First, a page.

- provide documentation of past and current human-deer conflicts (e.g. economic damage to property, deer-vehicle collisions, increasing complaints from residents, etc.) and include methods to continue monitoring these conflicts
- are willing to allow hunter access on multiple dates and/or hunting locations throughout much of the deer hunting seasons
- provide clear, measurable objectives and target goals for their deer management plan (e.g. reduced resident complaints/deer-vehicle collisions below a certain threshold, target hunter effort per harvested deer, etc.); and
- demonstrate that their program will have an impact on a community-wide scale.
How is the outcome reported?
Agreements are Sept. 15 through Jan. 31 of each year. Within 30 days of the last hunt, grant recipients must provide the DFW with a written annual report detailing the results of each hunt supported by the grant. Results included within the written report will be listed within each signed agreement and include items such as number of hunting opportunities, number of deer harvested, progress toward goals, implications for future years, etc. Funds will be paid each year upon receipt of the report.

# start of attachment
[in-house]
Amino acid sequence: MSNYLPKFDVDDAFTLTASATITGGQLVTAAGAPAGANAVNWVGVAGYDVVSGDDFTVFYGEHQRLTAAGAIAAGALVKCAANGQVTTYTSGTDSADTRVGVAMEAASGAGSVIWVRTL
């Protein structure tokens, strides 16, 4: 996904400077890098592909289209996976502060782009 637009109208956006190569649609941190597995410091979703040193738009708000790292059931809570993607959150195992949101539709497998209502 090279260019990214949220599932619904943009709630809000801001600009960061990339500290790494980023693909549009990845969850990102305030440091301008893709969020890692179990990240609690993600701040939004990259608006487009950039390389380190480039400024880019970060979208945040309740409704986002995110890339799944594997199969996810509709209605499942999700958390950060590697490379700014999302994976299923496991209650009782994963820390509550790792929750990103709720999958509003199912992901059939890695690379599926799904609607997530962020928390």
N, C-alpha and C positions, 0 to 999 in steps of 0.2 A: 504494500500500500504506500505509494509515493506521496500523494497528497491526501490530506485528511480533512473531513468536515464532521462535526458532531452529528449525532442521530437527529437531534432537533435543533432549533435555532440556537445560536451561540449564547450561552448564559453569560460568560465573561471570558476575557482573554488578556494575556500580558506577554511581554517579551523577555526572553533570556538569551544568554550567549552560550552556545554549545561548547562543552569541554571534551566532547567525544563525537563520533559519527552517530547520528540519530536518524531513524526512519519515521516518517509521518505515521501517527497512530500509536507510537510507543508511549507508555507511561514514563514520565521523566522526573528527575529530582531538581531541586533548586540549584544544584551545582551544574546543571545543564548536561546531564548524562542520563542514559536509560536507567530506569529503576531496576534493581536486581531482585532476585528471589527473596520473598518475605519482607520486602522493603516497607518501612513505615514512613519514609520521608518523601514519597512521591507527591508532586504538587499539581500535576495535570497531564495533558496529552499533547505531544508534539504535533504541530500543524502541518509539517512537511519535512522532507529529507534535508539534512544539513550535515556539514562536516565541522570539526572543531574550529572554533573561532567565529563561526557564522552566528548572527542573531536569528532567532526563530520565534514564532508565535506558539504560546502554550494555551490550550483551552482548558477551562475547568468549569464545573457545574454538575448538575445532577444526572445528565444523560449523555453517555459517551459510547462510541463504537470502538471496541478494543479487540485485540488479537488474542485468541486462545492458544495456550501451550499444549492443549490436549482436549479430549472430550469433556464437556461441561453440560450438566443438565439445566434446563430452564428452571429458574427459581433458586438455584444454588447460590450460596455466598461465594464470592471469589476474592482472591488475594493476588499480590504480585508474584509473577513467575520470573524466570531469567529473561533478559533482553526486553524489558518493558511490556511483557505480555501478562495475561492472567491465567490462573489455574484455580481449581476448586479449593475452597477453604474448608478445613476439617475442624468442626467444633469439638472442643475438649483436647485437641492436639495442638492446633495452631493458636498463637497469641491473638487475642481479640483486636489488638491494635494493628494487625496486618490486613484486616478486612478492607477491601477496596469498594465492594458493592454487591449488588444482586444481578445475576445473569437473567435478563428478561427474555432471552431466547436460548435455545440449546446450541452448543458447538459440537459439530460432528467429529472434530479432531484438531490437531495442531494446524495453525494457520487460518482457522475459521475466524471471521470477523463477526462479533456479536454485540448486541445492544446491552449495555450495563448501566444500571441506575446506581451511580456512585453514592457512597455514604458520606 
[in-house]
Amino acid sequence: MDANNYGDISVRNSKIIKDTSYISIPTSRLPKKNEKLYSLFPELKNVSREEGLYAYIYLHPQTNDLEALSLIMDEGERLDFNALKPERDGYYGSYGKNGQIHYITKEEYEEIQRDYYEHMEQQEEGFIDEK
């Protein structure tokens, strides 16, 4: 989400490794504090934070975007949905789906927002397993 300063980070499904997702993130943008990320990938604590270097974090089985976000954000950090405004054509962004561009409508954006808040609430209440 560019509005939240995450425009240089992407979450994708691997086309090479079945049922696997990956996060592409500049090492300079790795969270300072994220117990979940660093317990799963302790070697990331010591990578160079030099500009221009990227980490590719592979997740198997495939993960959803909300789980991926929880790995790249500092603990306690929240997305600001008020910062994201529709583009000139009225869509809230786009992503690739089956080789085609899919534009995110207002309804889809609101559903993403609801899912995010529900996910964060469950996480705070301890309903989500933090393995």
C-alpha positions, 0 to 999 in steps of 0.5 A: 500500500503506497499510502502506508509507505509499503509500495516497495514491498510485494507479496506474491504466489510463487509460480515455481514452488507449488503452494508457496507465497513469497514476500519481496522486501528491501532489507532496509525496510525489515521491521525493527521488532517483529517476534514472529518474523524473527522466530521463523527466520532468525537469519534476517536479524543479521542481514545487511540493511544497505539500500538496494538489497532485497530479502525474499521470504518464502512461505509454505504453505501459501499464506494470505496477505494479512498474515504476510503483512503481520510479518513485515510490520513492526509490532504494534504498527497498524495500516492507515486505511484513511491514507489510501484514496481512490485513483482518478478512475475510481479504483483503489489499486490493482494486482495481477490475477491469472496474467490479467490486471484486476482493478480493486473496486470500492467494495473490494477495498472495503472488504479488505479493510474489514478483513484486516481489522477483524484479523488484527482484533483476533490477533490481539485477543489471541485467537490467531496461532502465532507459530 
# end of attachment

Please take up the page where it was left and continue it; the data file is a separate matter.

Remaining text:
How are hunting opportunities allocated through CHAP?
Participating communities will determine the best method for allocating CHAP hunting opportunities on their properties. The hunter application and selection process may vary by community, depending on the community’s goals, objectives, and other factors. Communities may choose to implement a variety of strategies for acquiring participants for their CHAP hunt, including hiring hunt coordinators, using local hunters, implementing a reserved draw, or using the Deer Hunt Registry. The Deer Hunt Registry is a service provided by the DFW that allows hunters to register for deer hunting opportunities. Landowners, golf courses, parks, land trusts, farmers, communities participating in CHAP, and other land managers can use the registry to identify prospective hunters for their property. Signing up does not guarantee placement in a managed hunt or any other hunting. Individuals interested in hunting opportunities should contact participating communities for more information.
2021 CHAP Hunting Communities
At this time, the following communities are enrolled in CHAP:
- Select Central Indiana Land Trust properties in various counties
- CHAP hunt coordinators: Rusty Fields 317-714-2028 and Steve Morris 765-437-9114
- Cordry-Sweetwater Conservancy District
- CHAP hunt coordinator: Rusty Fields 317-714-2028
- City of Bloomington